Figuratuve Language vs. Literal Language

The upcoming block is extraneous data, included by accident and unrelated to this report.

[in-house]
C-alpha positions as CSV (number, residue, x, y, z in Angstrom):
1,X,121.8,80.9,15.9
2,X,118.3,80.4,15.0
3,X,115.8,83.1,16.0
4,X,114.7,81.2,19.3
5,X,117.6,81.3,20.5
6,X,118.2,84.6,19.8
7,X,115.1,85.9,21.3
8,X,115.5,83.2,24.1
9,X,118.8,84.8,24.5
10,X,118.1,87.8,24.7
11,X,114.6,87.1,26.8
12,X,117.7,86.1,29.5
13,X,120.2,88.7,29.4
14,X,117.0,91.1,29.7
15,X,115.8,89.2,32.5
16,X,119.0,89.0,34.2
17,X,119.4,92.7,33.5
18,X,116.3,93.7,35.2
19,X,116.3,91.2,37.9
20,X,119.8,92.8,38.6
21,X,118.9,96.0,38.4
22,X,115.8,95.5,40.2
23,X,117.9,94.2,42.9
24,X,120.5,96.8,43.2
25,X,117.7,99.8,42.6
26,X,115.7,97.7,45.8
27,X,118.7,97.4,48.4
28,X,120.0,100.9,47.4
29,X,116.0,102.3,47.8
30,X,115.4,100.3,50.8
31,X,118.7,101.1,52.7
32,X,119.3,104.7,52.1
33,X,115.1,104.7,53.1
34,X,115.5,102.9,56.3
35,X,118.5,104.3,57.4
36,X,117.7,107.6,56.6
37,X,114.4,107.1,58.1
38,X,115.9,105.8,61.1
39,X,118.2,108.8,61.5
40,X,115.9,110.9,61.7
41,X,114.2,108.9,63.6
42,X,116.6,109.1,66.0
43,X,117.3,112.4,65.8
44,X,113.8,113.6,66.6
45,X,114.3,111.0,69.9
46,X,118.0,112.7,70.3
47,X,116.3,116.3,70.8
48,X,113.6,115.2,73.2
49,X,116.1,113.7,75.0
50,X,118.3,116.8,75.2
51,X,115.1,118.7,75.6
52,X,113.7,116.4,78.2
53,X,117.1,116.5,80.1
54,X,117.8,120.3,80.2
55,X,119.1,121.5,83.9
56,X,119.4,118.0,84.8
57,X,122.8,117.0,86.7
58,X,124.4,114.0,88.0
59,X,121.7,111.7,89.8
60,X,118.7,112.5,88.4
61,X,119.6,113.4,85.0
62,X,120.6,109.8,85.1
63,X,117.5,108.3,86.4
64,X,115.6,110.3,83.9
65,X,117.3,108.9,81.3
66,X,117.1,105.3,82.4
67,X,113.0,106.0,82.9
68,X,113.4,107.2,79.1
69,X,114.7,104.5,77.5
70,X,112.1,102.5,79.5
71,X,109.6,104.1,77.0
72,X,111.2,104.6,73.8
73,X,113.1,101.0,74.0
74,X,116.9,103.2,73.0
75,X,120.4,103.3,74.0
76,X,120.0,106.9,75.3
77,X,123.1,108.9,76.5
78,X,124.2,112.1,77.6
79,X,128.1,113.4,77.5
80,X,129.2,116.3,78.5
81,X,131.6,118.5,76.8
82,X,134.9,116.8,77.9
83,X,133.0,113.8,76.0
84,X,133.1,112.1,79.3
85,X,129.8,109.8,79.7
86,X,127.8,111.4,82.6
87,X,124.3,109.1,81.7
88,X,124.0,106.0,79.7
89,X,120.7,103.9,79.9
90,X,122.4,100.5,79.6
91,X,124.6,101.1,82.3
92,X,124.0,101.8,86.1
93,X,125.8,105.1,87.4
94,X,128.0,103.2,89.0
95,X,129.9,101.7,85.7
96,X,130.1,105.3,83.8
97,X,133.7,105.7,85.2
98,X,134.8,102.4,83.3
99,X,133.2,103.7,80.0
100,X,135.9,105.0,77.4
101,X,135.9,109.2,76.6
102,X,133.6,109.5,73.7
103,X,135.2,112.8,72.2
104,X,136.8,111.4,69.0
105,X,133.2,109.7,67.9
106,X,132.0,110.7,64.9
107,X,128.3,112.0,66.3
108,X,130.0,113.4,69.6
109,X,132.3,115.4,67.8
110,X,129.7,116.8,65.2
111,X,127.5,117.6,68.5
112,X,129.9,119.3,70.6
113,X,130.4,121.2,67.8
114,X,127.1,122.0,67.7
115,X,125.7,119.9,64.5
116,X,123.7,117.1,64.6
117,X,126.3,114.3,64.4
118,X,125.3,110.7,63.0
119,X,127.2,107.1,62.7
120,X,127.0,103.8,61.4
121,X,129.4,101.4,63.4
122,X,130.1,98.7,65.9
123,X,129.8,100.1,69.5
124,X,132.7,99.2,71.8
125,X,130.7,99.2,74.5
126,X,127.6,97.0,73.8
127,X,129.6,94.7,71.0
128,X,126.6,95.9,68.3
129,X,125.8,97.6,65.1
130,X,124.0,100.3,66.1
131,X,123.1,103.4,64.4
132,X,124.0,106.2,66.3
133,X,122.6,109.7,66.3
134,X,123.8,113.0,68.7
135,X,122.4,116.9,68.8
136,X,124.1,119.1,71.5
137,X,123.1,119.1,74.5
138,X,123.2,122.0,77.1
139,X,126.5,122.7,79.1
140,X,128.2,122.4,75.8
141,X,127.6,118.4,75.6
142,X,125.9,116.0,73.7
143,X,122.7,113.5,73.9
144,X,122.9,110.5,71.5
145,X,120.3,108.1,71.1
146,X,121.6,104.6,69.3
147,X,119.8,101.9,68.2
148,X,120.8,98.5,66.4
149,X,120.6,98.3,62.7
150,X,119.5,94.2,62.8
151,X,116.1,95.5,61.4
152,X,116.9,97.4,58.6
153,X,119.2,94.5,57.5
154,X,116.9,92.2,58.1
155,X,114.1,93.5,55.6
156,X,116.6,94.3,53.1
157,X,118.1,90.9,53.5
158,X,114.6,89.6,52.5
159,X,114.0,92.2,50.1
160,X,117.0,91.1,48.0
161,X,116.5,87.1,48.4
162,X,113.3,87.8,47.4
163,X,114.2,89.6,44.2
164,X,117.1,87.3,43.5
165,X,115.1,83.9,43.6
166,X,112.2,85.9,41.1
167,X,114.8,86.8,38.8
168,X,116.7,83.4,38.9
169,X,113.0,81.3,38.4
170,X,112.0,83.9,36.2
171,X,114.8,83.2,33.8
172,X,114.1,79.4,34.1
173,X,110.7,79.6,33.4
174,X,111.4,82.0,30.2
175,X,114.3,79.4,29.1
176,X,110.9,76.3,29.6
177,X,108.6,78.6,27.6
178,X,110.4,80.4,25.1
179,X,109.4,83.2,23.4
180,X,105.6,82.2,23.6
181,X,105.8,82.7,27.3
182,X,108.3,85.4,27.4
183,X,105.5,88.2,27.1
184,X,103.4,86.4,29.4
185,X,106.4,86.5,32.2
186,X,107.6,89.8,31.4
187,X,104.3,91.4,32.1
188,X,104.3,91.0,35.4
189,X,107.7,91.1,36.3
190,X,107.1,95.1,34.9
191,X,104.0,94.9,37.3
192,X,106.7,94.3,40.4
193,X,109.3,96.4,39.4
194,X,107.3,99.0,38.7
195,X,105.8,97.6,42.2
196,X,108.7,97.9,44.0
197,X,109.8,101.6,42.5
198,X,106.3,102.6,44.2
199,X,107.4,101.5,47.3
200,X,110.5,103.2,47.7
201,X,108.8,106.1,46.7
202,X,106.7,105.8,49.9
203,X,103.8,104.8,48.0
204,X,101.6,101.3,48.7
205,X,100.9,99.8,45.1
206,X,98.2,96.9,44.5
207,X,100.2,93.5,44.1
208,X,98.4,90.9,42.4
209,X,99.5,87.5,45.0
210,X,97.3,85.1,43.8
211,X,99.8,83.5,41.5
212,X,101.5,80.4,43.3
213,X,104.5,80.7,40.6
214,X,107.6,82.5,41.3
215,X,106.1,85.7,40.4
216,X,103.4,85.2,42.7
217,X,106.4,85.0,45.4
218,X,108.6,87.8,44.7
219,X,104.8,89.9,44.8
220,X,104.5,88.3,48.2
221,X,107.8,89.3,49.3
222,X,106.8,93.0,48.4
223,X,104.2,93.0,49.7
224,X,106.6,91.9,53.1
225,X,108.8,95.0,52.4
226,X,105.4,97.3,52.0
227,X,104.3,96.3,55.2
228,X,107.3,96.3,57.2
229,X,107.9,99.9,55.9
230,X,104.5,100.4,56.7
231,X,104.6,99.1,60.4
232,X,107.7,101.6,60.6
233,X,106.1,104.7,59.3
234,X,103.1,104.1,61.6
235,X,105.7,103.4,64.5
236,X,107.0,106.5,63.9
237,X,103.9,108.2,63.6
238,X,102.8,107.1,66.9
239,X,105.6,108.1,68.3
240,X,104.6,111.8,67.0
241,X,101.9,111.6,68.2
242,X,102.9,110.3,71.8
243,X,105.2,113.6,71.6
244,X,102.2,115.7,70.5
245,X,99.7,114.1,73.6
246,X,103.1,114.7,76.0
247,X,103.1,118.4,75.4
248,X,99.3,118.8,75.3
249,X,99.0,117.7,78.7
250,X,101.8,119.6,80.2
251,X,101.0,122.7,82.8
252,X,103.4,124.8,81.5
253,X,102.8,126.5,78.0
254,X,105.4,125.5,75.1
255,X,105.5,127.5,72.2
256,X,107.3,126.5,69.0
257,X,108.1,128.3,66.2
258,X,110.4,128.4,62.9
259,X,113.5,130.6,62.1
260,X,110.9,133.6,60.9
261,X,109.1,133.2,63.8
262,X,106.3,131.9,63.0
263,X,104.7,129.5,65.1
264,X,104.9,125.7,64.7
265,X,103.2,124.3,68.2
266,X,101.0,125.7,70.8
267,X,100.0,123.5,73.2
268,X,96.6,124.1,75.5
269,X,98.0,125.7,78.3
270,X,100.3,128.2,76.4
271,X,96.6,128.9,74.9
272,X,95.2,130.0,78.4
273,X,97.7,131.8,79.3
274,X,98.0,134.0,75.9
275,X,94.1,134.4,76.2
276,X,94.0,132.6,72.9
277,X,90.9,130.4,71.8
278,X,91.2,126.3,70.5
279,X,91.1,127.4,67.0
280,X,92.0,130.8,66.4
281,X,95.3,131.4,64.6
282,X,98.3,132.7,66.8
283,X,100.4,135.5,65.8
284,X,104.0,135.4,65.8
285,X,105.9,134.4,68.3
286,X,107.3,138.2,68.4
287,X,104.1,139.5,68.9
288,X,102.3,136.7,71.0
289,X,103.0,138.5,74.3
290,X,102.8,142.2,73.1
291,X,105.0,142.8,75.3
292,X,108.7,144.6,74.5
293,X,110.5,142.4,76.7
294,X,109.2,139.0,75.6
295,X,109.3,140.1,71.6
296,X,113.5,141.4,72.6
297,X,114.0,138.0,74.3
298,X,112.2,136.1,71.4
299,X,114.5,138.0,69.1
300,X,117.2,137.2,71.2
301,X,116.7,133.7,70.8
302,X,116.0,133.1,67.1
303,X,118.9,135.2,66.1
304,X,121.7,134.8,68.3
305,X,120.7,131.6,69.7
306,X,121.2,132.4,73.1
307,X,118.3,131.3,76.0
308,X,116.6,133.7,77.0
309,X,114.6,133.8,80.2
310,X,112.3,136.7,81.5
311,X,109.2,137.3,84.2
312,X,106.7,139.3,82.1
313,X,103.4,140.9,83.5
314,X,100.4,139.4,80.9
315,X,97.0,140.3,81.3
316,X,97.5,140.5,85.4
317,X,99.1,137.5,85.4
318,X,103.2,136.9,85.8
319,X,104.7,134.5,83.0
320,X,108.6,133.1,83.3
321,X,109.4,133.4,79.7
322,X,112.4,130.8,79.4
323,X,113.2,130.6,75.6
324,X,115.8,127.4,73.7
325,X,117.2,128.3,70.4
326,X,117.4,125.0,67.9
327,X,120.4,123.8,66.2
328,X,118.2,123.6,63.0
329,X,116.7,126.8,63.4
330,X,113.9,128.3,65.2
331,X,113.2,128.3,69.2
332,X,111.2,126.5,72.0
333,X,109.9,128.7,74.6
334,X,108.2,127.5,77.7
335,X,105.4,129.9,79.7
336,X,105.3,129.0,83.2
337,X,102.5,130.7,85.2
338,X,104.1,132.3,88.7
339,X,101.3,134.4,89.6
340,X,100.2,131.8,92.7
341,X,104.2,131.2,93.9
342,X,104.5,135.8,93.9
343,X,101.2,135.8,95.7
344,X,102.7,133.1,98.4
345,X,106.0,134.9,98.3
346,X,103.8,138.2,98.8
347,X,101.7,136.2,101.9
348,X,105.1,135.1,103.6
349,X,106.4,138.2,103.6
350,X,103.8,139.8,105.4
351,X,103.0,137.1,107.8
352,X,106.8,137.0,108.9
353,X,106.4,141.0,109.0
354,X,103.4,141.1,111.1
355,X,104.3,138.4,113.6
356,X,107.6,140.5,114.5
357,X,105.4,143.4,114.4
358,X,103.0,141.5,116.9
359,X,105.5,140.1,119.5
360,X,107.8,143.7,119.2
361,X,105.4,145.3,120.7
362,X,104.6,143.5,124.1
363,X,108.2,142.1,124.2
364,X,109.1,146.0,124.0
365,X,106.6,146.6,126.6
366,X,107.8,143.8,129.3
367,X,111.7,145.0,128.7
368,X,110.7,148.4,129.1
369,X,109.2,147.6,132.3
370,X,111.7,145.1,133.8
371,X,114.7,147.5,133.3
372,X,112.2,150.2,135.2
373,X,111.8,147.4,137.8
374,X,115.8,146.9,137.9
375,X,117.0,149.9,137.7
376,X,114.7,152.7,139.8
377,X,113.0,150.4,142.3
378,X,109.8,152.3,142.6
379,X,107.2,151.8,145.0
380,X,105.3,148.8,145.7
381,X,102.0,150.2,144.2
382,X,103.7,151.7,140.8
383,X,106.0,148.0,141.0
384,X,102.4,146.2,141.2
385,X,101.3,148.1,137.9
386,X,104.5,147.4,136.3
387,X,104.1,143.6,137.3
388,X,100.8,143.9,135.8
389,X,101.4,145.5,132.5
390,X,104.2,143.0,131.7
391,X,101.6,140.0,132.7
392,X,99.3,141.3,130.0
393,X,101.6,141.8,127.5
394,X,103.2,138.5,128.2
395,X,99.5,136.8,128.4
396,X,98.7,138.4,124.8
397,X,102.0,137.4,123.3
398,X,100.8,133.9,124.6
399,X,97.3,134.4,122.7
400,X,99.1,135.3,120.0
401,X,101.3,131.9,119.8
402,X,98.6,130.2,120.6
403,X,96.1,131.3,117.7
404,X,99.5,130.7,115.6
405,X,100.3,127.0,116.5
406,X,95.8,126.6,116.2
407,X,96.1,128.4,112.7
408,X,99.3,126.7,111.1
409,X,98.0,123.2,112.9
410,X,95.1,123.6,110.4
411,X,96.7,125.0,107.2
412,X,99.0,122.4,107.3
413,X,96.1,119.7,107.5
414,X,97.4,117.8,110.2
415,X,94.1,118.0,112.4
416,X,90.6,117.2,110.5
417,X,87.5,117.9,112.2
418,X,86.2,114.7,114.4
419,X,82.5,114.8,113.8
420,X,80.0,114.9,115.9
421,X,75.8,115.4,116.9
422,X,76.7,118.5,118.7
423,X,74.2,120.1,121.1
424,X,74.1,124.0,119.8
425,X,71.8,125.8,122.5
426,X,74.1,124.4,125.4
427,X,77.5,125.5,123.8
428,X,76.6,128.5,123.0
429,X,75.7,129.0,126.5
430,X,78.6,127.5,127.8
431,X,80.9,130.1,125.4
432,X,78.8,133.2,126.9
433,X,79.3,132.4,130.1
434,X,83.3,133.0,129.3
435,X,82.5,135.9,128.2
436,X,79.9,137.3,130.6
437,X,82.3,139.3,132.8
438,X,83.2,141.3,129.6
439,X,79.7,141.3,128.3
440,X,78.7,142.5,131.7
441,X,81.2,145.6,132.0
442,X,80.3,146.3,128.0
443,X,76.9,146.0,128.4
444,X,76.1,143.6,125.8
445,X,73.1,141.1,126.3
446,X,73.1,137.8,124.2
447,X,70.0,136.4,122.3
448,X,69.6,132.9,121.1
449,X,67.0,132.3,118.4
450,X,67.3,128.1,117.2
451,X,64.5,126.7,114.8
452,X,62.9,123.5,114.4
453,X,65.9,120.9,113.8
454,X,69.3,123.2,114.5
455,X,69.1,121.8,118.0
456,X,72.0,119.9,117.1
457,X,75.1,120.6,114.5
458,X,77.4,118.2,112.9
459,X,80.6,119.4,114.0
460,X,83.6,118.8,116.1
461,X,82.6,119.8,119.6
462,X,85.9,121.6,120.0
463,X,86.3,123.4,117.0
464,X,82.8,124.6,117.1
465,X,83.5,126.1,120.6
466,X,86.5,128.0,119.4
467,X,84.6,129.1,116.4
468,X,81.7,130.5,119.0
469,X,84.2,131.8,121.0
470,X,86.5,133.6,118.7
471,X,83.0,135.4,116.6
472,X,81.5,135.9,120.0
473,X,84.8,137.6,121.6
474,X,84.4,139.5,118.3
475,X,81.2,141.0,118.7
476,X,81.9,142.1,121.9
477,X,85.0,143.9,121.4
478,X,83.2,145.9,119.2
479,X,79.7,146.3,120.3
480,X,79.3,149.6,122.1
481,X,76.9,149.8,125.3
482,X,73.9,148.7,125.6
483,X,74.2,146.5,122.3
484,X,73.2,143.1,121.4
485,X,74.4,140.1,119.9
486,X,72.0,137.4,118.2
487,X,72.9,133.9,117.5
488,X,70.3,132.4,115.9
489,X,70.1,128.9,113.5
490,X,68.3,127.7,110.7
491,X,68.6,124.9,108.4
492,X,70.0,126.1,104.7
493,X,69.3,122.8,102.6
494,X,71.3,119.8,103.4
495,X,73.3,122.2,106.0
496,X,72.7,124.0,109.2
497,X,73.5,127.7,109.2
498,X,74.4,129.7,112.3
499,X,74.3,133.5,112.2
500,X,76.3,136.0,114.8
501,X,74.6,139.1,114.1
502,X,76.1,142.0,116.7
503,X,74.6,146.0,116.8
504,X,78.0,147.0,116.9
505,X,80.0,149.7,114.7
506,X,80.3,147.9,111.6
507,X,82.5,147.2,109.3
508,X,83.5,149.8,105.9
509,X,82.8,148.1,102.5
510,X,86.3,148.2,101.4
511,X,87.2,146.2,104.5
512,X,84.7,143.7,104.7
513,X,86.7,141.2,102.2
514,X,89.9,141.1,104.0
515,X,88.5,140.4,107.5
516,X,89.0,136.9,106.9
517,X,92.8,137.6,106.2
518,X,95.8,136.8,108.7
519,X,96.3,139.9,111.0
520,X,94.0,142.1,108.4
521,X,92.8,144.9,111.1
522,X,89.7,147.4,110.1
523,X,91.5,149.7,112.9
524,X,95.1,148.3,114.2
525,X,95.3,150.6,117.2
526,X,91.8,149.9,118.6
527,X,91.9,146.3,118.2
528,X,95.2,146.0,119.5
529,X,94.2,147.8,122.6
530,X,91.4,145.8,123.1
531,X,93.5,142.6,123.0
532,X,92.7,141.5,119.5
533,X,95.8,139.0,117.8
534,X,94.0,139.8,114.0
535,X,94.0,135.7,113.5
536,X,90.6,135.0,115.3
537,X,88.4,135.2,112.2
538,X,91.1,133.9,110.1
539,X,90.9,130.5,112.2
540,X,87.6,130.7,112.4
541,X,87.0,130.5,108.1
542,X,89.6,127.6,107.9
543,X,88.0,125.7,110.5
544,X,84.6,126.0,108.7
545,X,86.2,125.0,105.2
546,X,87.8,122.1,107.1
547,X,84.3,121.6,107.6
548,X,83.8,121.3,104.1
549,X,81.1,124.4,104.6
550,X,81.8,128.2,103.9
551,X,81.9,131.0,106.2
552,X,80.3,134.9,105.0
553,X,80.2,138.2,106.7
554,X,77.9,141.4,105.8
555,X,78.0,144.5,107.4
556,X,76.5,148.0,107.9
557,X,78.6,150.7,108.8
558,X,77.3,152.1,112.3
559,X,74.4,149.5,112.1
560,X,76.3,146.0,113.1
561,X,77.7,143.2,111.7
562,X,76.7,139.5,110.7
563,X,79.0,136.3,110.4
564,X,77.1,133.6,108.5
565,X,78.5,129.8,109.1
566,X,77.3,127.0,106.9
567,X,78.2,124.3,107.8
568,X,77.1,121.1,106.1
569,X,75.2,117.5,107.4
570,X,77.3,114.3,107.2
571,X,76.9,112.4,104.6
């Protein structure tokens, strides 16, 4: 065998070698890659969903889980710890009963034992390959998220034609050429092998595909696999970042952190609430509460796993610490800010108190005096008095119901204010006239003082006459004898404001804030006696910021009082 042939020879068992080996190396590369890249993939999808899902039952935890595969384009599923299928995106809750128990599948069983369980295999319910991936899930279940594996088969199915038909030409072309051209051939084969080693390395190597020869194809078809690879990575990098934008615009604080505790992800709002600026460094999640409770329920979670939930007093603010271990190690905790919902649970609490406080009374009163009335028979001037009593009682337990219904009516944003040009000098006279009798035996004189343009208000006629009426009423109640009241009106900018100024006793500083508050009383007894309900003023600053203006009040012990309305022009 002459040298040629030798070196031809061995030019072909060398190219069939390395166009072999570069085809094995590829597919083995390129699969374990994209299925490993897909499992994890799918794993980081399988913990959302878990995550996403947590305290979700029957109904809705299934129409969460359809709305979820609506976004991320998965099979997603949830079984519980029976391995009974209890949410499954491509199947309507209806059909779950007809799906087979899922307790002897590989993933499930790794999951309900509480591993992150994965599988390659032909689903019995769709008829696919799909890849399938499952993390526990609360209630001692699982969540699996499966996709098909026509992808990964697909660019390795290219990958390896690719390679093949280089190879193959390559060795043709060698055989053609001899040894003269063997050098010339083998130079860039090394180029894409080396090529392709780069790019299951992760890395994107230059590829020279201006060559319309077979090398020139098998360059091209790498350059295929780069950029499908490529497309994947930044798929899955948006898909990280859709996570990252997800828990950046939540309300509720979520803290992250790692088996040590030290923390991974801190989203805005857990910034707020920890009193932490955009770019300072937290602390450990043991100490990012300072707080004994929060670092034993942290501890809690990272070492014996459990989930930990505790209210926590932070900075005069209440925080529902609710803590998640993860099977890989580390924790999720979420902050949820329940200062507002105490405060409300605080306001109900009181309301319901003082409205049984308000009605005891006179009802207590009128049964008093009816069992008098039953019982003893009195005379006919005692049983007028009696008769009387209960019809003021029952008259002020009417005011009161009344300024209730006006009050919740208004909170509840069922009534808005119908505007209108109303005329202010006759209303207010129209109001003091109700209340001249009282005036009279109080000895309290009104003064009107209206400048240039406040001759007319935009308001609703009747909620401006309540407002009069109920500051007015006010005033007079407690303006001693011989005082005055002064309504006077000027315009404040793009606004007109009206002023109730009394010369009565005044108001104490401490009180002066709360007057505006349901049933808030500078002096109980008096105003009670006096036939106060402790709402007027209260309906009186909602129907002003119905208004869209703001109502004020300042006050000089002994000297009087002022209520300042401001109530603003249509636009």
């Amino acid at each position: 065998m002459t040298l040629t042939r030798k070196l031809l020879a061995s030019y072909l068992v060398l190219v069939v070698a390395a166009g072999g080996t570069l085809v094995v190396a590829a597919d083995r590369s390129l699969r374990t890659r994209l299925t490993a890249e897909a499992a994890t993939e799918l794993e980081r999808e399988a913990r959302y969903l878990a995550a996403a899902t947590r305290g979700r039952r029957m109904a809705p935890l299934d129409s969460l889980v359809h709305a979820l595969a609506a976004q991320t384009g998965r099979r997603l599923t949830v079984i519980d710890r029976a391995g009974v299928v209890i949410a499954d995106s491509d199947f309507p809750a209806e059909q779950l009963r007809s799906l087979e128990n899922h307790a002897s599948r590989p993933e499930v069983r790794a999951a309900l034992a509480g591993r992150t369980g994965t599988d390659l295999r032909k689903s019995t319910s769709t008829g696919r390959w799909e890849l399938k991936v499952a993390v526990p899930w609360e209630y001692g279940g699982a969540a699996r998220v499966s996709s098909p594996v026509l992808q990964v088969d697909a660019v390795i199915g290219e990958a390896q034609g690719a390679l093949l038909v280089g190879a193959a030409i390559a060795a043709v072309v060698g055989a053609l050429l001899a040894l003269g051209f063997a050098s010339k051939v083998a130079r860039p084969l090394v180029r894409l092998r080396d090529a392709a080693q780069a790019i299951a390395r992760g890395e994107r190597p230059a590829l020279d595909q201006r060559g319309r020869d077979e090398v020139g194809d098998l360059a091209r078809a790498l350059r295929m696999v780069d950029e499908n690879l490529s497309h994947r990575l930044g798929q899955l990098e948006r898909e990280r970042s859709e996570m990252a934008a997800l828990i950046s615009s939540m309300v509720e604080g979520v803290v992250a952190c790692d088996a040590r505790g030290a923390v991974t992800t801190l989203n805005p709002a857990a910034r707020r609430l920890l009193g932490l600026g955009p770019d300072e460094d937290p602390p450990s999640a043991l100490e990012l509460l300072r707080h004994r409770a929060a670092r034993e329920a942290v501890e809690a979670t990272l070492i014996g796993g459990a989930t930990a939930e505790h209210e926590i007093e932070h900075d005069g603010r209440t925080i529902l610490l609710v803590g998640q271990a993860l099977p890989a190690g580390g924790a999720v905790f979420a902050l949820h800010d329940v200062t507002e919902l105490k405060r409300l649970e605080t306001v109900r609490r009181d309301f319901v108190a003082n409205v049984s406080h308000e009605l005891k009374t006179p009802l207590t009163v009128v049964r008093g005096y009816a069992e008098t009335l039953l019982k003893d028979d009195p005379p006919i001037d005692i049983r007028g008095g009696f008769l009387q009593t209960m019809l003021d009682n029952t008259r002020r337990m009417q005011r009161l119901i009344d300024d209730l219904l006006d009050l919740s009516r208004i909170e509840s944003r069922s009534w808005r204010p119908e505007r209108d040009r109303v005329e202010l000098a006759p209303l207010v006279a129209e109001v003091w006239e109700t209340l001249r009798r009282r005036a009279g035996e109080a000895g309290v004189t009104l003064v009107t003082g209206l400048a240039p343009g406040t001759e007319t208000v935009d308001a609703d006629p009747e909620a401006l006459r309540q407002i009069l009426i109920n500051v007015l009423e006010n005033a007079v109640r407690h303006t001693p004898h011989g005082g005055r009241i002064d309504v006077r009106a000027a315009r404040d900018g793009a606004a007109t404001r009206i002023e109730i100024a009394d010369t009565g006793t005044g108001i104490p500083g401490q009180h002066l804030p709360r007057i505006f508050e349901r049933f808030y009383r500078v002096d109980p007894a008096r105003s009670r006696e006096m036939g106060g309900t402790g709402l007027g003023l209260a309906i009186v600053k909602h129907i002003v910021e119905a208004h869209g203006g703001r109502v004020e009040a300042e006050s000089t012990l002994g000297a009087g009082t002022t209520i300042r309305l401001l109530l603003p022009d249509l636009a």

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Assignment 2: " Figurative Language versus Literal Language " Angie H. Dr. C.K. PHI210– Critical Thinking January 24, 2013 Figurative language is an important part of the English language and it allows a person to better express their thoughts. Although, there are some people who are quite thoughtless in using figurative language and they cause confusion and misunderstandings. That is probably the reason why so many non-English speakers say that the English language is one of the most difficult languages to learn. Why, because we would rather use figurative language to explain something INSTEAD of using the literal language to explain themselves. Many times, even English speaking folks find it just as confusing to comprehend figures of speech – not to mention the new comers and foreigners of the English language. Below are a few types of figurative language that I will try to define and give examples to help give understanding of the idiom, analogy, metaphor, simile, cliché, amphiboly, flame word, hyperbole, euphemism, and colloquialism. Idiom is a word or phrase that mean something different from what it is actually (literally) saying. “Mind your P's and Q's'” is an idiom that literally means be on your best behavior. A good time to use this phrase is when it is an imperative for politeness, etiquette, and social propriety. For instance, "We're going to have dinner at the White House, so be on your best behavior. Mind P's and Q's'." Analogy compares certain similarities between things that are usually different and unrelated. Most people that speak the same language or those that are within the same small social groups of people may understand some analogies. These are the analogies that are regularly shared bind the group together. Then there are analogies that are only understood by people living in a certain area, community, region or
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